Apparently, the U.S. has a whole Bureau dedicated to transportation statistics; the U.S. Bureau of Transportation Statistics. There is a lot of information on their website; In looking at the wealth of information available, it seems one of their efforts is dedicated to tracking trans-border shipments. It is easy to recall seeing lines of trucks at border crossings; most shown is the Mexico-U.S. border. And truck transport is indeed the number one mode of transport of goods across our borders. But rail plays an important, though often overlooked second-place role. Here is some data directly from their website for the month of April 2021:

Rail Freight: $15.7 billion (14.7% of all trans-border freight)

By border:
U.S.-Canada: $8.4 billion (16.0% of all northern border freight)
U.S.-Mexico: $7.3 billion (13.4% of all southern border freight)

Compared to April 2020:
U.S.-Canada up 132.4%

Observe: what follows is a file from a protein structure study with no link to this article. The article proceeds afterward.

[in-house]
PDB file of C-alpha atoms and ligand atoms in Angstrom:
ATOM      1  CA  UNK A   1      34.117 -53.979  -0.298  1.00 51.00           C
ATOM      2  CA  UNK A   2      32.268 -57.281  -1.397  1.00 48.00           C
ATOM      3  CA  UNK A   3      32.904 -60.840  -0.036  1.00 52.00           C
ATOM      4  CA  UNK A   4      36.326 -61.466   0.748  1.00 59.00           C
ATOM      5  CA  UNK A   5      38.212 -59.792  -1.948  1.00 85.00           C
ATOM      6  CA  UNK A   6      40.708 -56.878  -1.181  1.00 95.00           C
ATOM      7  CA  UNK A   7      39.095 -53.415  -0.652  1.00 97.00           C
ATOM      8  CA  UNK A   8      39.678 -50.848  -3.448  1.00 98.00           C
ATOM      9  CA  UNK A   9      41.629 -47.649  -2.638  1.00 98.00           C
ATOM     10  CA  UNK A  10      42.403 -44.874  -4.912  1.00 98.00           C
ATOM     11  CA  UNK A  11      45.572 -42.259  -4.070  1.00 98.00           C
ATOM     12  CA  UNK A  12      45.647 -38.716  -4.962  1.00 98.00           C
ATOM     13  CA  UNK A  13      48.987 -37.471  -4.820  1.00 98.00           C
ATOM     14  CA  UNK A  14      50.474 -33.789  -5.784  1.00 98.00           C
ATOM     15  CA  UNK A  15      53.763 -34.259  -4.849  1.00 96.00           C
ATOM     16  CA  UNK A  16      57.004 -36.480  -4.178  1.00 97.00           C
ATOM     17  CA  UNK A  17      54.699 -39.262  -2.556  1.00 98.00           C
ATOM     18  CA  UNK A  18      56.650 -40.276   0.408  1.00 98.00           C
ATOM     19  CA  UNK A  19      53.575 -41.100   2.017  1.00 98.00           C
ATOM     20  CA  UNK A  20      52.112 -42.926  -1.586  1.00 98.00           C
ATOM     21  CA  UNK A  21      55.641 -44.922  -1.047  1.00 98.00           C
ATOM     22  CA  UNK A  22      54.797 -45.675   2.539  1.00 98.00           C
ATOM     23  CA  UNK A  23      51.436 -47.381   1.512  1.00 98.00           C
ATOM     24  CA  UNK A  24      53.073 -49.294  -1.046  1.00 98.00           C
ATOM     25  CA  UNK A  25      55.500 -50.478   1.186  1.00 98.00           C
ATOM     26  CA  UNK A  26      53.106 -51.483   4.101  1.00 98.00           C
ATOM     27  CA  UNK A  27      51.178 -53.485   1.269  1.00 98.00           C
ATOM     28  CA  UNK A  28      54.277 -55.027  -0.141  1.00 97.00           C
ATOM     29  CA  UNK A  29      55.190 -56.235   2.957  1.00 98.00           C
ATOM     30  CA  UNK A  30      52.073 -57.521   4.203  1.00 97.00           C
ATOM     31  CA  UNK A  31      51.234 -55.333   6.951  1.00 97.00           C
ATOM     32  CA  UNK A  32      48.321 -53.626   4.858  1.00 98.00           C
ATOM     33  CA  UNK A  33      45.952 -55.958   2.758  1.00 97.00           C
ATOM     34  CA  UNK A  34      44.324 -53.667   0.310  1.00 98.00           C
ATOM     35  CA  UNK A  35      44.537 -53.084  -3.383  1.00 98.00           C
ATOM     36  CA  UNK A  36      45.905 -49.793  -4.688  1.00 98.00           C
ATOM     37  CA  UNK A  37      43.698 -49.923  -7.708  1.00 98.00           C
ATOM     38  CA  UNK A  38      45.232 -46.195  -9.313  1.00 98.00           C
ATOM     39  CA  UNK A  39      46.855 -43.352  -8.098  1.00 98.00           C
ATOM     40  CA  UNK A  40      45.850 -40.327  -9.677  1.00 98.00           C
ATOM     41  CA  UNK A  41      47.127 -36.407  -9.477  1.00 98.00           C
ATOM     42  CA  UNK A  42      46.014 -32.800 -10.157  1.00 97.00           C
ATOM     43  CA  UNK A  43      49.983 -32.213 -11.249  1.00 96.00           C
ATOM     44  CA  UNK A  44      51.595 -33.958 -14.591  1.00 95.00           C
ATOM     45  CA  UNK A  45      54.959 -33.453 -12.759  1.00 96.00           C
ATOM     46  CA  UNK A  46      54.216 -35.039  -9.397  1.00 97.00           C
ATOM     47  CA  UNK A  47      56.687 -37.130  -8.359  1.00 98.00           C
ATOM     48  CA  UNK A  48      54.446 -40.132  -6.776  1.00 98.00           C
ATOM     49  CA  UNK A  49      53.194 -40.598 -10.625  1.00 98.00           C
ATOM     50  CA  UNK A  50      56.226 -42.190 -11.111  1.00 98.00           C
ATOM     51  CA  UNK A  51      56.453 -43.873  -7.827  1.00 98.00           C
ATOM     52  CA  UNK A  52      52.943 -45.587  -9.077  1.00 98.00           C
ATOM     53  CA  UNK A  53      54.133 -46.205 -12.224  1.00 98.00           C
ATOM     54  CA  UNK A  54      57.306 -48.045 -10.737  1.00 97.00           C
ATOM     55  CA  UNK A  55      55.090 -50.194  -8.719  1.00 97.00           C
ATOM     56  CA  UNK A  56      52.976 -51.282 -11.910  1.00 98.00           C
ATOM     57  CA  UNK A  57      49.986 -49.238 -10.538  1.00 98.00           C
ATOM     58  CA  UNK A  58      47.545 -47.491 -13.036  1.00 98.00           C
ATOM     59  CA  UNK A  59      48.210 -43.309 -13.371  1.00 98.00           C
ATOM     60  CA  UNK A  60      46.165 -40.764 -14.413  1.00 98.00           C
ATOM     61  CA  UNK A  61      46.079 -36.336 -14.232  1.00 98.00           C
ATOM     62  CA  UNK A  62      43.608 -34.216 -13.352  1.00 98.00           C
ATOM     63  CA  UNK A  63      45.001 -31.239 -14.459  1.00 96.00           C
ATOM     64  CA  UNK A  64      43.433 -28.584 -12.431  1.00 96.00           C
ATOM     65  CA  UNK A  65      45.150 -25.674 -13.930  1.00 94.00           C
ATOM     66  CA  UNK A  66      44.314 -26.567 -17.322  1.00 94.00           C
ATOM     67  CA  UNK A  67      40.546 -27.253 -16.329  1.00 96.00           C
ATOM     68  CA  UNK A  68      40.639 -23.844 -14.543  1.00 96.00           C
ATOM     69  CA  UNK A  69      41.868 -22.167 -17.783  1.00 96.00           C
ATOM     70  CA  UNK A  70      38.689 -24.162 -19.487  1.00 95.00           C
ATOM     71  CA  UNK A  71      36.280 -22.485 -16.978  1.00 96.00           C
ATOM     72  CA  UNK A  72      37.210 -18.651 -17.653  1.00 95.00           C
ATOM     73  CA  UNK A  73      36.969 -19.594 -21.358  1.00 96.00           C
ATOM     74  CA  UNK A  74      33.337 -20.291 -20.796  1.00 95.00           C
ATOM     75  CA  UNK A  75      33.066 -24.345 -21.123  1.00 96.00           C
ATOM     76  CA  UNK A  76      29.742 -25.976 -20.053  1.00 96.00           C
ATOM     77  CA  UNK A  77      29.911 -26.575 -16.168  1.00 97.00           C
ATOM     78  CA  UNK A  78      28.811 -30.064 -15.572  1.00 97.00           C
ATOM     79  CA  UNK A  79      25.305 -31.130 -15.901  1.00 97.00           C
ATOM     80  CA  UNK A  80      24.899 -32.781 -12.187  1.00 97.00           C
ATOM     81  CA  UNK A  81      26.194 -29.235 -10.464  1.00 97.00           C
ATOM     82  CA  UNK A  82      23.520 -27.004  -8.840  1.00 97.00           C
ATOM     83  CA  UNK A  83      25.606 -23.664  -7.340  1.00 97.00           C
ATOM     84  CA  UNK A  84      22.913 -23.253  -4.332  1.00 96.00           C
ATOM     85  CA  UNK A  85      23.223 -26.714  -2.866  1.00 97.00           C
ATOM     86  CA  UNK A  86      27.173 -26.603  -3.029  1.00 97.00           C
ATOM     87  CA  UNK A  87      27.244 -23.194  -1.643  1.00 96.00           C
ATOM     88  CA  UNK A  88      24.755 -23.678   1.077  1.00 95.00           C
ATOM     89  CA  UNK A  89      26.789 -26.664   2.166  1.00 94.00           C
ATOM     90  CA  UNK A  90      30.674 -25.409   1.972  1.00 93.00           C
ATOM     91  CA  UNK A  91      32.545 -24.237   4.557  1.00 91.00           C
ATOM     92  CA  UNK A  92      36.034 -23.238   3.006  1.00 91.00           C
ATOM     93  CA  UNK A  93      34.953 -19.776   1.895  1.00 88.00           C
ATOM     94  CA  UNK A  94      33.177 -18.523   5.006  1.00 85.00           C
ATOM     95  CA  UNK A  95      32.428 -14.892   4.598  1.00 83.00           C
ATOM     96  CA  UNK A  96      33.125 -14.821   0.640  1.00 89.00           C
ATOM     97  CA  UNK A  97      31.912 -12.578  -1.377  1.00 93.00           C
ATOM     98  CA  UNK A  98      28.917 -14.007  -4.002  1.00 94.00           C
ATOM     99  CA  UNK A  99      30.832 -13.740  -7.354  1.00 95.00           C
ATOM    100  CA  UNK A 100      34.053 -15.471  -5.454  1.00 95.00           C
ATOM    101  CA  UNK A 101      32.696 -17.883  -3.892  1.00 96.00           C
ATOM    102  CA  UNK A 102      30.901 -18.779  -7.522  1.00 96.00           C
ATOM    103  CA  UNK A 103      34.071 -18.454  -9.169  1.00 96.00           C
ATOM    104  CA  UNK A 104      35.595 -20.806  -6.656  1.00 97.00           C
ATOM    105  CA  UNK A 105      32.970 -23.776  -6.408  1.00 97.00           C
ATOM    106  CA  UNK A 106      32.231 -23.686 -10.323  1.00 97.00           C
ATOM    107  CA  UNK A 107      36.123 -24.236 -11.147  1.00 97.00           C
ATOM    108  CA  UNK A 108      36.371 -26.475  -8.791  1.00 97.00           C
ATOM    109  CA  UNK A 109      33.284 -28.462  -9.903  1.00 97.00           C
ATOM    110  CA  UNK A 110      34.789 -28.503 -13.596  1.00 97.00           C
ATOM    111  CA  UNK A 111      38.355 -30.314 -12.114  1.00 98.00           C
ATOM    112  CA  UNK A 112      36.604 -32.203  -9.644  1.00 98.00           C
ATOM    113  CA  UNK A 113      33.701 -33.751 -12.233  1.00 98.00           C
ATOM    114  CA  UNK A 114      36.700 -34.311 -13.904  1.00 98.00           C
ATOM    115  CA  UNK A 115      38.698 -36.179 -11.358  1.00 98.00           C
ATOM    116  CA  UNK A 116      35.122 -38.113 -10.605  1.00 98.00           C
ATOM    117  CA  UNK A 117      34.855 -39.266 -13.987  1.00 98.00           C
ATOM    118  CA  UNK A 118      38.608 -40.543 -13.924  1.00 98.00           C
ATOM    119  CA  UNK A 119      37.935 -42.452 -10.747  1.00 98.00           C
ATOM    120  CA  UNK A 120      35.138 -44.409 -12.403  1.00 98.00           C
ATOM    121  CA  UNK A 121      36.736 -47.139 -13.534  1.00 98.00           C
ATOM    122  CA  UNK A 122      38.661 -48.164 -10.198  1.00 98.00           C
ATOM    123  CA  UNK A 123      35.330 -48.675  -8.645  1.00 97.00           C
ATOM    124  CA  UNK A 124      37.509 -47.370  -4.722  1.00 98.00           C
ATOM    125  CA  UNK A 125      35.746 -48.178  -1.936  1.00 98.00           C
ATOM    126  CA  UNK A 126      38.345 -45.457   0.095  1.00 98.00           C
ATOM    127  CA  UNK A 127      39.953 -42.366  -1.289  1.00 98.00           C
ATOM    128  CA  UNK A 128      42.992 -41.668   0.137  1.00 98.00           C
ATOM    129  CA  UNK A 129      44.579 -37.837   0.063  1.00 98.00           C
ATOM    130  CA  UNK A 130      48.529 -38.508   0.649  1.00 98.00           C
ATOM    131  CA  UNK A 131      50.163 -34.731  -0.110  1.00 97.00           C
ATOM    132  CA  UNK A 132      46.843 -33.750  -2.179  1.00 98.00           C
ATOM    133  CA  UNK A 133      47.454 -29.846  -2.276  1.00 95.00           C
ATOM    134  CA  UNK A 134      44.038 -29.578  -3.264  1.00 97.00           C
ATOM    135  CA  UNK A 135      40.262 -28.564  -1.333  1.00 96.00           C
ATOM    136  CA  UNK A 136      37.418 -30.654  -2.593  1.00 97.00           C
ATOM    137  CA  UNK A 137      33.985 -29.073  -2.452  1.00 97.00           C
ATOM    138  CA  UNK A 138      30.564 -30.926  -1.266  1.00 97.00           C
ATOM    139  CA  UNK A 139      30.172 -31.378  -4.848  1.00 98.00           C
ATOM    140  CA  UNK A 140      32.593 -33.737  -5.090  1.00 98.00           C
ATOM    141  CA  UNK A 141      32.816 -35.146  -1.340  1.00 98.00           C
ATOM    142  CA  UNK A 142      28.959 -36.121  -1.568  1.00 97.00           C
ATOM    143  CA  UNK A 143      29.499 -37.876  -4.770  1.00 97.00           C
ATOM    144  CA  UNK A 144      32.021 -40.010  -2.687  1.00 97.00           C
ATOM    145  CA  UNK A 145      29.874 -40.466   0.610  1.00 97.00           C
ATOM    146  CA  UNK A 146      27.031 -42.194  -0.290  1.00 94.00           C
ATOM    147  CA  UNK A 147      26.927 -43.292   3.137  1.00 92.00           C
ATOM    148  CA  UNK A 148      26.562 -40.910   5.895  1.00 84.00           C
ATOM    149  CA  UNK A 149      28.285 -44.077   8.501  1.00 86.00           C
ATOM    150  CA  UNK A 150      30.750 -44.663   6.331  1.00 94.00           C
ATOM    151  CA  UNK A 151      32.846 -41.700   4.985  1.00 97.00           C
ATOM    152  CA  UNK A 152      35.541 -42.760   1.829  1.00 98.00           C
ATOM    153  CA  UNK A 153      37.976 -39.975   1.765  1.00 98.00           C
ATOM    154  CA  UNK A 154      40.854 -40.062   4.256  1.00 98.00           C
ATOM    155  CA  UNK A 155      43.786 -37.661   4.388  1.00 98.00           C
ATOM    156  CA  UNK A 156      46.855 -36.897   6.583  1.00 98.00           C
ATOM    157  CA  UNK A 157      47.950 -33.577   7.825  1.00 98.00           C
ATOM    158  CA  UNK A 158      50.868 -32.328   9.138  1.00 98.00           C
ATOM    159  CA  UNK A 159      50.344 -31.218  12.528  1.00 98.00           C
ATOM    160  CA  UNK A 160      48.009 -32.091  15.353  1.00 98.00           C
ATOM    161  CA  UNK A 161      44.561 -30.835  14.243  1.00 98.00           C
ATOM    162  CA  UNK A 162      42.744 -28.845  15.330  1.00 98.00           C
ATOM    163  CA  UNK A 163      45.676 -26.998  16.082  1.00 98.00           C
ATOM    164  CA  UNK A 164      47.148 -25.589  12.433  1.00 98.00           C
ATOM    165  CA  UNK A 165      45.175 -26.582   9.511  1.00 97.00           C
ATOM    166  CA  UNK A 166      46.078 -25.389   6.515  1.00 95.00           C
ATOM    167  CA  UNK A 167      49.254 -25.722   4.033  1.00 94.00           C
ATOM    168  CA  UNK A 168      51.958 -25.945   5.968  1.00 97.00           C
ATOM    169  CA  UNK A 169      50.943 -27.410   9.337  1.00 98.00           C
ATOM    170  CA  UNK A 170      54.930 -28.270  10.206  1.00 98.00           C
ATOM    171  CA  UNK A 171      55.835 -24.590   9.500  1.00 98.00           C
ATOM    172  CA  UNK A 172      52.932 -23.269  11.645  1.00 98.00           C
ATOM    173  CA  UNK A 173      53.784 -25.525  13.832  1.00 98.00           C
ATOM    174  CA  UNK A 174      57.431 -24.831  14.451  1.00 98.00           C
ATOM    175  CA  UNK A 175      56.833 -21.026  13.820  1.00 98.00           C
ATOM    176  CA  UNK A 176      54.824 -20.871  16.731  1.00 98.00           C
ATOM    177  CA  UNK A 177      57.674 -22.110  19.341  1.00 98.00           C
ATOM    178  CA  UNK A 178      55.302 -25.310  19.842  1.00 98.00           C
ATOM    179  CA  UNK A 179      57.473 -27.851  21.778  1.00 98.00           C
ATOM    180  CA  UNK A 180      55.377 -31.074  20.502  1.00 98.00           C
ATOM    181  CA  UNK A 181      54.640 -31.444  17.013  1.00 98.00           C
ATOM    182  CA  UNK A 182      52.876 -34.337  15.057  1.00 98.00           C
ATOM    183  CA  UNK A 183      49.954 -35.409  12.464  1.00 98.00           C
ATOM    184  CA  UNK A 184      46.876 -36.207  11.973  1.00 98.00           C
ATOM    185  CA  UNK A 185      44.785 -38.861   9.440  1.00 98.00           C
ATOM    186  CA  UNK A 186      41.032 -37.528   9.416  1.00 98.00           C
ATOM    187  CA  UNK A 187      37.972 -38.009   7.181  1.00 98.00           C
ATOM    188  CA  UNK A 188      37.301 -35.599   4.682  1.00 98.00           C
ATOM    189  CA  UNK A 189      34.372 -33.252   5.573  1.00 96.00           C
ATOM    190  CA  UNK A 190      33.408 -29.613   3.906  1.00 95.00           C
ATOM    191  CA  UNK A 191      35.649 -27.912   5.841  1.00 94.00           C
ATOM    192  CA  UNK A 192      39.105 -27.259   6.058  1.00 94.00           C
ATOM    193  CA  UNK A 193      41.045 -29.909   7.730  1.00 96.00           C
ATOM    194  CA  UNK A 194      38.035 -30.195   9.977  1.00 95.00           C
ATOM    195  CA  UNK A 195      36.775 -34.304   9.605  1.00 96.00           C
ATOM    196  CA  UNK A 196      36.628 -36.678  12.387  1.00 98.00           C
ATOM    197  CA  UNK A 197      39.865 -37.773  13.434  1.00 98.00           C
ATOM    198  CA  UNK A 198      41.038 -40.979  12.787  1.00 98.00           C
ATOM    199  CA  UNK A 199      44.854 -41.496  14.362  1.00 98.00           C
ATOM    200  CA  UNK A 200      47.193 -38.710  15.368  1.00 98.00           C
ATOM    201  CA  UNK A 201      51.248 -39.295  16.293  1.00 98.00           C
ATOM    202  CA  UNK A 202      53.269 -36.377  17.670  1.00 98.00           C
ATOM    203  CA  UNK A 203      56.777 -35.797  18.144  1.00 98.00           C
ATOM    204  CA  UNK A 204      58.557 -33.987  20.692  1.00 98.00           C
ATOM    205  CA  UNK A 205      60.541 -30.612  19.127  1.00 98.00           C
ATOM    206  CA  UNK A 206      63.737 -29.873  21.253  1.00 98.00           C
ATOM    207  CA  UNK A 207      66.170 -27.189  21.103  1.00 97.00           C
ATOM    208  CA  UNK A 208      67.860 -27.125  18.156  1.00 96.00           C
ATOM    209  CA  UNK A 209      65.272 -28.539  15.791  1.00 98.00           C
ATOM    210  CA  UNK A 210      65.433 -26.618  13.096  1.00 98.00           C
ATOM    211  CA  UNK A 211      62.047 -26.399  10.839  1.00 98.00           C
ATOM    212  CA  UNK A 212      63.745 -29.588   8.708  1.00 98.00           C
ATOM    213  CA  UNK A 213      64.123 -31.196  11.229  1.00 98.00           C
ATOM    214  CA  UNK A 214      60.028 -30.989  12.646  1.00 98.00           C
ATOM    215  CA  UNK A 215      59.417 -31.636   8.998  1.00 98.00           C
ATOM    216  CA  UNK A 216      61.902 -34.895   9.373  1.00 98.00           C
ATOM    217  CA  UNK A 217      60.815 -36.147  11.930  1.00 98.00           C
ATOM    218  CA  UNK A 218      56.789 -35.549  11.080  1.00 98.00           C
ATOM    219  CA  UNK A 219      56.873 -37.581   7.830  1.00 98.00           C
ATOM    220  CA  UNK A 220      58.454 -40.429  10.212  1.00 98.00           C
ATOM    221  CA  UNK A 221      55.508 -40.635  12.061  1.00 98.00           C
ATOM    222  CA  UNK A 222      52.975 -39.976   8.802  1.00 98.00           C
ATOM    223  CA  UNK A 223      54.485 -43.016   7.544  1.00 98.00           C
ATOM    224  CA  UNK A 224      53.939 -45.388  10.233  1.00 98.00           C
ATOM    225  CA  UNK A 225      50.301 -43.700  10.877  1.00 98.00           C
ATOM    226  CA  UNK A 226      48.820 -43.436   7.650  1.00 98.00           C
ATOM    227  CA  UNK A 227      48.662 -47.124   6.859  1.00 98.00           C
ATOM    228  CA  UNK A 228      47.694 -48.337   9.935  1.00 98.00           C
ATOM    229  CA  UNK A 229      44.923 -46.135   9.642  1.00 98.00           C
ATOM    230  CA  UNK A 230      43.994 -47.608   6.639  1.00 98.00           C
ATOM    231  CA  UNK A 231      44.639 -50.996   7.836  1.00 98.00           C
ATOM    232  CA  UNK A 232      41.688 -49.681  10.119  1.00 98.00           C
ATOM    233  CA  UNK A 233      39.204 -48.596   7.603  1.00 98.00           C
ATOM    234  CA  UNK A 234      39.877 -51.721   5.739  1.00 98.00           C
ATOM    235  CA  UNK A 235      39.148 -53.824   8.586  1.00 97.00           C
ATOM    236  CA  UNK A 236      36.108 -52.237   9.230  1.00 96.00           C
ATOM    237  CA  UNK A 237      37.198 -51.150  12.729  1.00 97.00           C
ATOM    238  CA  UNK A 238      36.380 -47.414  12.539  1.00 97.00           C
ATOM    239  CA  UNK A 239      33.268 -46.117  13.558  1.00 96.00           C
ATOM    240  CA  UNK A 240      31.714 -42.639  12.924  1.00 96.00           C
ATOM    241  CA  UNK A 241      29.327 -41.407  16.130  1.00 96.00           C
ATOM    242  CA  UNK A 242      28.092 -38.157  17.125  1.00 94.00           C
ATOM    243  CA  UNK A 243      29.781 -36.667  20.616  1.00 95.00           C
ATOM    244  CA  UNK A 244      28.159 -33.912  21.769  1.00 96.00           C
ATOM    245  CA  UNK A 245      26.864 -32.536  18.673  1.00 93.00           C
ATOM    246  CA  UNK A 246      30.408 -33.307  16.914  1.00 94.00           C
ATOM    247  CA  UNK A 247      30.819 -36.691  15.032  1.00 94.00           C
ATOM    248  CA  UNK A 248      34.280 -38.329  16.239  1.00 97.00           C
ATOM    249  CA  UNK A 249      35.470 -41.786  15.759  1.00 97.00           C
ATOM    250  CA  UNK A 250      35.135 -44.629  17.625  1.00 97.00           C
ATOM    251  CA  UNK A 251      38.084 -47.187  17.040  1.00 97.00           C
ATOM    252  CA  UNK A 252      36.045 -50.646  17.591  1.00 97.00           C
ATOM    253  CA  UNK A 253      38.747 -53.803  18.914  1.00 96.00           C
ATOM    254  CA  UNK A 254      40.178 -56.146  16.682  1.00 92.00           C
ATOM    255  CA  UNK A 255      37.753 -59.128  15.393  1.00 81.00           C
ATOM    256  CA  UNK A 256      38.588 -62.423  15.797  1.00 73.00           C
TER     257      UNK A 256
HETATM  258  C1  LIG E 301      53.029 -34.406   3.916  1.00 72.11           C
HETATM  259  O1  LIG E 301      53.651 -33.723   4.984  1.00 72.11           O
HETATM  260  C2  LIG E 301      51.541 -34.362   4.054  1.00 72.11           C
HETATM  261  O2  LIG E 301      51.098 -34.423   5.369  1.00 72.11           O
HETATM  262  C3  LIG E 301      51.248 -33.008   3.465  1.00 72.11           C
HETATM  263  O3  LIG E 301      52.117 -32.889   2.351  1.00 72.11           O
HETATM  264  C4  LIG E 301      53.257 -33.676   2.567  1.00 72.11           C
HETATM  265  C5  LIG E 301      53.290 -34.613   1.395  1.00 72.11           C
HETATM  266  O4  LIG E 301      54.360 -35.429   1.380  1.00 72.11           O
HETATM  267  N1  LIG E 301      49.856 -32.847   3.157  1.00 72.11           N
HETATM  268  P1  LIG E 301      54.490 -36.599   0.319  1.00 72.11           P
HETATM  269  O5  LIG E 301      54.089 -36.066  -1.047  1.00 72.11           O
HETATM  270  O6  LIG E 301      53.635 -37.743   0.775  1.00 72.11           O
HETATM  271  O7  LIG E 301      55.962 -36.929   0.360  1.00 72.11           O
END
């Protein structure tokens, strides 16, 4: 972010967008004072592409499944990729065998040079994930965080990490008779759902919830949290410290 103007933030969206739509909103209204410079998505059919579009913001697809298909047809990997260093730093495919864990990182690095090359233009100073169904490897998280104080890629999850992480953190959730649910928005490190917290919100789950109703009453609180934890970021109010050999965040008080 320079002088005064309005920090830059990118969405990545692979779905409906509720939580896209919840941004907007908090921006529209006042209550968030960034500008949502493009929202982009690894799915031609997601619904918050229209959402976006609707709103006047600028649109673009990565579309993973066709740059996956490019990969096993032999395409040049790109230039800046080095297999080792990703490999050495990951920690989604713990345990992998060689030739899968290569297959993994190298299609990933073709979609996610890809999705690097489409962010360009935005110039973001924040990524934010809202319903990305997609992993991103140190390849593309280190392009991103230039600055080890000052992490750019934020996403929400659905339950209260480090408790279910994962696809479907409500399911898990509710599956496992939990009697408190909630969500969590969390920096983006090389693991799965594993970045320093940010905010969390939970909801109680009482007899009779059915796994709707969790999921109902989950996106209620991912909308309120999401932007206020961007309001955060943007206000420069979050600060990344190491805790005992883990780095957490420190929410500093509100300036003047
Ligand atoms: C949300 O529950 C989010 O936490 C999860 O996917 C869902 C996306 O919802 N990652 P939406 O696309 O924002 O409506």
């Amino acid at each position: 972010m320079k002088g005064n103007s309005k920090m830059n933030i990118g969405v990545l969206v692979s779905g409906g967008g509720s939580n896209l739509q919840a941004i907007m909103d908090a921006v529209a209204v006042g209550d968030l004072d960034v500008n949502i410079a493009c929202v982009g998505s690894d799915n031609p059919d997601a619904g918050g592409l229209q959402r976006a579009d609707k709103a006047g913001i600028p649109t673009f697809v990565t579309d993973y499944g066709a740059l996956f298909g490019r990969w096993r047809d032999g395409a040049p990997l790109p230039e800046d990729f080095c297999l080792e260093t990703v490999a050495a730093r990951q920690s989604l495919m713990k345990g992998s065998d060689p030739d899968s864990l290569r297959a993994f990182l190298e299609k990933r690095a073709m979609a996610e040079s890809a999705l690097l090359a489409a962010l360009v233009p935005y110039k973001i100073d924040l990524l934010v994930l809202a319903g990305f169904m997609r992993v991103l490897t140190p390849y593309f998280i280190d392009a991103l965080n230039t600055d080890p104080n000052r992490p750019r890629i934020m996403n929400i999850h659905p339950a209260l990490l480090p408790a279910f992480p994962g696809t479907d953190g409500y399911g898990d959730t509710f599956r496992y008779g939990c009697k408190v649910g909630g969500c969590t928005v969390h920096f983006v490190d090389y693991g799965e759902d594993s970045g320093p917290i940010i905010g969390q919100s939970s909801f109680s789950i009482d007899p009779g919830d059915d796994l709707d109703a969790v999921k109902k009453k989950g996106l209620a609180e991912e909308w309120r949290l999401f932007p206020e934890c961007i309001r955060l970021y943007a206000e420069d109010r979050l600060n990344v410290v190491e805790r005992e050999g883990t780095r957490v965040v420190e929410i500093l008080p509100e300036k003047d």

U.S.-Mexico up 213.9%

Three busiest rail border ports (49.0% of total transborder rail freight)

Laredo, TX $3.5 billion
Eagle Pass, TX $2.2 billion
Detroit, MI $2.0 billion

Top three rail commodities (54.9% of total transborder rail freight)

Motor vehicles and parts $6.0 billion
Mineral fuels $1.4 billion
Wood and articles $1.3 billion
Total Transborder Freight by Mode:

U.S.-Canada (both directions) (Dollars in Billions)

Truck: $30.0
Rail: $8.4
Pipeline: $5.9
Air: $2.7
Vessel: $2.4

U.S.-Mexico (both directions) (Dollars in Billions)

Truck: $38.4
Rail: $7.3
Vessel: $5.5
Air: $1.4
Pipeline: $0.6

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